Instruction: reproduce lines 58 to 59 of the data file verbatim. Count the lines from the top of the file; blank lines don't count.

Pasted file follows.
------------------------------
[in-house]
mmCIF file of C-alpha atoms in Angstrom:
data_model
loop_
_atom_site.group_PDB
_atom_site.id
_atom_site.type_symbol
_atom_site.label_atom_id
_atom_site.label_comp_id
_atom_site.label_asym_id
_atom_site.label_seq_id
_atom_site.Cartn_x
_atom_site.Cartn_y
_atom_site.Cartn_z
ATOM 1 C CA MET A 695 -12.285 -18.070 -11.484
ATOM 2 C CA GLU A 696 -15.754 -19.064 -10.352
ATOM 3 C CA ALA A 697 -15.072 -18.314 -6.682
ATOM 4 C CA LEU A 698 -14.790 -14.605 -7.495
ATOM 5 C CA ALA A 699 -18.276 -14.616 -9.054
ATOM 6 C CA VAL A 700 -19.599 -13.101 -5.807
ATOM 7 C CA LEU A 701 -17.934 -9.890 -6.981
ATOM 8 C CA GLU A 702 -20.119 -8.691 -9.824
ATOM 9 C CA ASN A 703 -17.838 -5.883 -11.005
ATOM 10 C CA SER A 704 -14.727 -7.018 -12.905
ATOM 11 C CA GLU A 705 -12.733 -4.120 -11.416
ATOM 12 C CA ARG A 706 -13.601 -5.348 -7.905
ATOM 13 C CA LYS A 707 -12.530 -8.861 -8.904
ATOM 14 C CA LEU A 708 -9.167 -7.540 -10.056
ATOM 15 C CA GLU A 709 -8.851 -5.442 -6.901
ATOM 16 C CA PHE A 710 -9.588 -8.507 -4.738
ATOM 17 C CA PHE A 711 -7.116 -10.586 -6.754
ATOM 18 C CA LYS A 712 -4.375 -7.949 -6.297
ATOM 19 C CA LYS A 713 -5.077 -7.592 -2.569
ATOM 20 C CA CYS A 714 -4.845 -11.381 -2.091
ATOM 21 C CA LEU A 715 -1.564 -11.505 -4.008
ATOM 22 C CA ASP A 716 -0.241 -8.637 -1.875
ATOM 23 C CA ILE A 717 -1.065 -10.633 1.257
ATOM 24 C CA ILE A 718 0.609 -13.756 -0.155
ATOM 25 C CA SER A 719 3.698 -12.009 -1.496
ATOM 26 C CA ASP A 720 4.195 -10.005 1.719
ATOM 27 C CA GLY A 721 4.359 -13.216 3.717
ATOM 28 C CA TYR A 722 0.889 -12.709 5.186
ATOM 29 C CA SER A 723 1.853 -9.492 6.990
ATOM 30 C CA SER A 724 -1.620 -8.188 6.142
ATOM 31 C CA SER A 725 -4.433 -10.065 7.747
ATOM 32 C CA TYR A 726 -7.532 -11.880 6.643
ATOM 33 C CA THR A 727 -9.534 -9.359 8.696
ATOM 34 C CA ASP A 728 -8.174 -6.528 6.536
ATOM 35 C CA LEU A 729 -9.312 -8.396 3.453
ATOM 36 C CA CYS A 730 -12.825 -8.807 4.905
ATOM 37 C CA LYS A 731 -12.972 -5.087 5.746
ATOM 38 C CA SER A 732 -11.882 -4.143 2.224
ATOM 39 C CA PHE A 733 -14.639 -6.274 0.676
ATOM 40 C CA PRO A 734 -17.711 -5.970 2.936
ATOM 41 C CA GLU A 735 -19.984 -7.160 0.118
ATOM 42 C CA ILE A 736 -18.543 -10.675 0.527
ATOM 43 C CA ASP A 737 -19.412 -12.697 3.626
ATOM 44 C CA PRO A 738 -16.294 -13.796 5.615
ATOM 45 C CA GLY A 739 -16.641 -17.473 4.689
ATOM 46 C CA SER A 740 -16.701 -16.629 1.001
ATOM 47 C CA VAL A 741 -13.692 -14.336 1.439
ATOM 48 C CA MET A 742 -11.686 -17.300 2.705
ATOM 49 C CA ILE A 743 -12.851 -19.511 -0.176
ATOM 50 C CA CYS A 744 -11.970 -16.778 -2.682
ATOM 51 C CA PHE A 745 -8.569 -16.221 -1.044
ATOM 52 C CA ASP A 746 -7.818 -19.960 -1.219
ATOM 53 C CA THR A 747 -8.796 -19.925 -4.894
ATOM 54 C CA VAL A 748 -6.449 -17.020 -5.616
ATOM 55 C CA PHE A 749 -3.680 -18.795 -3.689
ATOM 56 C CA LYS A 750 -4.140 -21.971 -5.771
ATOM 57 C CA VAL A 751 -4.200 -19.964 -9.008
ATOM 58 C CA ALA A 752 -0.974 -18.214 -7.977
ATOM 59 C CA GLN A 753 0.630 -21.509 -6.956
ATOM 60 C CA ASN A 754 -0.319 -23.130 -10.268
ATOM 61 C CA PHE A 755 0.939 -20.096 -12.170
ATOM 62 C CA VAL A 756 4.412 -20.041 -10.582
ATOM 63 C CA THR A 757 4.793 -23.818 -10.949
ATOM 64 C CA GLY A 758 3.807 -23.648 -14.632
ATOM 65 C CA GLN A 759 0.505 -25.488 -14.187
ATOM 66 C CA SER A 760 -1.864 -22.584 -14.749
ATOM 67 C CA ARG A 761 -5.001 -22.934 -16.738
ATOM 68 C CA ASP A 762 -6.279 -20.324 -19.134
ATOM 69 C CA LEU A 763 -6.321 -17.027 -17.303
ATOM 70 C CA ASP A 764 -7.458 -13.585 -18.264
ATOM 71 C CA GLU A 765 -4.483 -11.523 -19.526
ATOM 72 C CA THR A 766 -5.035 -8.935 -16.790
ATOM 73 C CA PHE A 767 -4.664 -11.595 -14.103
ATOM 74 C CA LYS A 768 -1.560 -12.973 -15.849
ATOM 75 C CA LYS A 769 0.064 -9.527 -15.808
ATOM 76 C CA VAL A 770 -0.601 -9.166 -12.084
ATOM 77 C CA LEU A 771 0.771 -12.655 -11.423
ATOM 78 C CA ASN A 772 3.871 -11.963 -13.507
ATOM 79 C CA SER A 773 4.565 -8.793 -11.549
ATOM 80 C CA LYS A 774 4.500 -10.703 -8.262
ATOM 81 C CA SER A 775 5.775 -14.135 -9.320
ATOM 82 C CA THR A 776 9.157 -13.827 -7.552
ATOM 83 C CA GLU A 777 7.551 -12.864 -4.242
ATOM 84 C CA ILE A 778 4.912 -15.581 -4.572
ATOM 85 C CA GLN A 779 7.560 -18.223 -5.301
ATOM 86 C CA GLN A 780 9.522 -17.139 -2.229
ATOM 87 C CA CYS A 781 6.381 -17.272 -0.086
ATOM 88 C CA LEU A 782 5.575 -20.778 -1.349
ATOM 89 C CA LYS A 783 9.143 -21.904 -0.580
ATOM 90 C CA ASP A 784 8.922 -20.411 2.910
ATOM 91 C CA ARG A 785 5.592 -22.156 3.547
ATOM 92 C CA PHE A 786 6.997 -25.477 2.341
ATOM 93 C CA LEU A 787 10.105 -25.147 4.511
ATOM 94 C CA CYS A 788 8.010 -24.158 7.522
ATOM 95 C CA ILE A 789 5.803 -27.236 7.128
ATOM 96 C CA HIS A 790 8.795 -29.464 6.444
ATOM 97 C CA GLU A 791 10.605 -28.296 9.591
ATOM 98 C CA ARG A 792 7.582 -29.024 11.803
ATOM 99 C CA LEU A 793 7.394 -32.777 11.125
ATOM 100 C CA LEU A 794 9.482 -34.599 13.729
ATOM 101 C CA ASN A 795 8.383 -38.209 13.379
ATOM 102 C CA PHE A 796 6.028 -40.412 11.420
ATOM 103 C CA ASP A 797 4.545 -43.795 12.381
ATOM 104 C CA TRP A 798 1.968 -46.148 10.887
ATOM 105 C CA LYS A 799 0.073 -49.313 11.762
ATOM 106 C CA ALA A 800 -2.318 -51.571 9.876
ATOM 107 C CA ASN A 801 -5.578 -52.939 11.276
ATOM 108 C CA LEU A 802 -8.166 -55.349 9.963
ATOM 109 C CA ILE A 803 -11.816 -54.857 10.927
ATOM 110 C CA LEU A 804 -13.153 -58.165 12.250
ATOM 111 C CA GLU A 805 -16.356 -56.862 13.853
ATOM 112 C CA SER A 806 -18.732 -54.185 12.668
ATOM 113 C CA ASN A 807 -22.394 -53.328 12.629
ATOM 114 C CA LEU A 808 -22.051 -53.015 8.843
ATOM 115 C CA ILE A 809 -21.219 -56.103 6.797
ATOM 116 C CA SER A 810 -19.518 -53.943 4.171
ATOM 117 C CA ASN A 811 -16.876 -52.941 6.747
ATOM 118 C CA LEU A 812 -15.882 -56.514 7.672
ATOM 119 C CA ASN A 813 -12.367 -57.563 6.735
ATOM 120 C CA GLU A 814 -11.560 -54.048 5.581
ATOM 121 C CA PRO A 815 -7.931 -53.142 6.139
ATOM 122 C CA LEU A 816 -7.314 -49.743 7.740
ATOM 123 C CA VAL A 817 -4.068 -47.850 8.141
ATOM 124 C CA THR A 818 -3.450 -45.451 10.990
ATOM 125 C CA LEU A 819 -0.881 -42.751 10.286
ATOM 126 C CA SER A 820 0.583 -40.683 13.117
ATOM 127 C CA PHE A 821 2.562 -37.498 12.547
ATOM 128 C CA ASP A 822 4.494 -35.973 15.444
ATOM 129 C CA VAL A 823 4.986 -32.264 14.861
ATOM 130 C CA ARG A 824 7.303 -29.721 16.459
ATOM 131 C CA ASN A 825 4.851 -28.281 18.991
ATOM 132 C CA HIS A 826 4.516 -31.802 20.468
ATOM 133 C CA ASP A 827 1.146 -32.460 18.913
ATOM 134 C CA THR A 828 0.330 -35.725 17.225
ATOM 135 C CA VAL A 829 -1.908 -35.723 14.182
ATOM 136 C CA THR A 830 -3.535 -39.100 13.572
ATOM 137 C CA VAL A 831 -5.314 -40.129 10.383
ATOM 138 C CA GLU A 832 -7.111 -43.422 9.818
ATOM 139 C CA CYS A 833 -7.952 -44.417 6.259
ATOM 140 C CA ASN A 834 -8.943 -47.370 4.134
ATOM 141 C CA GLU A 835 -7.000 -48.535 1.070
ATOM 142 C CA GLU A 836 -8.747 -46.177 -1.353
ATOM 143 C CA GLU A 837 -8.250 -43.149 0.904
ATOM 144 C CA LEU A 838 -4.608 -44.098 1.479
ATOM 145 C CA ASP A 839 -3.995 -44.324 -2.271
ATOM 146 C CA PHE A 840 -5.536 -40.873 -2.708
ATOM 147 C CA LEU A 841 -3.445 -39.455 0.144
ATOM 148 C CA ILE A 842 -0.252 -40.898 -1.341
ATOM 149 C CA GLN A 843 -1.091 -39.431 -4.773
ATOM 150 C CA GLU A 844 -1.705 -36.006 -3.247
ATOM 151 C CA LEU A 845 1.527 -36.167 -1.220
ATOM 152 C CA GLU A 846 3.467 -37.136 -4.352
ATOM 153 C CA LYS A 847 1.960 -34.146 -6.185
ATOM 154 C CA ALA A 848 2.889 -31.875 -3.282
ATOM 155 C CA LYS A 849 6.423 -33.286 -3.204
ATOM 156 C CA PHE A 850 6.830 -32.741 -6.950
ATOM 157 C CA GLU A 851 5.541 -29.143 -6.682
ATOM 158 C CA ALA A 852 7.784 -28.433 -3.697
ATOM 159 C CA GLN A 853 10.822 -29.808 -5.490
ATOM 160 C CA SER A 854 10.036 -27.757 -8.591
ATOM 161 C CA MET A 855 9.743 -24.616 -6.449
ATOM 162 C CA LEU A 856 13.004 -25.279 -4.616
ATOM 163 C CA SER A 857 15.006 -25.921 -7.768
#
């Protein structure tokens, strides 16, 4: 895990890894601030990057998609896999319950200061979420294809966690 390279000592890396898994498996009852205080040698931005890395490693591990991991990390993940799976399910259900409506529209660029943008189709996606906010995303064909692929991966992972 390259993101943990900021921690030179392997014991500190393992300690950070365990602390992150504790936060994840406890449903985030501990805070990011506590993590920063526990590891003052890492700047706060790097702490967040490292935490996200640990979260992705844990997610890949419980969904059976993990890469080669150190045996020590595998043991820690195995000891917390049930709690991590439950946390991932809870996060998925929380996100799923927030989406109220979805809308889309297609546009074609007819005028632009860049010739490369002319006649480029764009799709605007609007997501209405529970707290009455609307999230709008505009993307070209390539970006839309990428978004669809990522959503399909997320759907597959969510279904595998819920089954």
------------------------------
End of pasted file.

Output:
ATOM 44 C CA PRO A 738 -16.294 -13.796 5.615
ATOM 45 C CA GLY A 739 -16.641 -17.473 4.689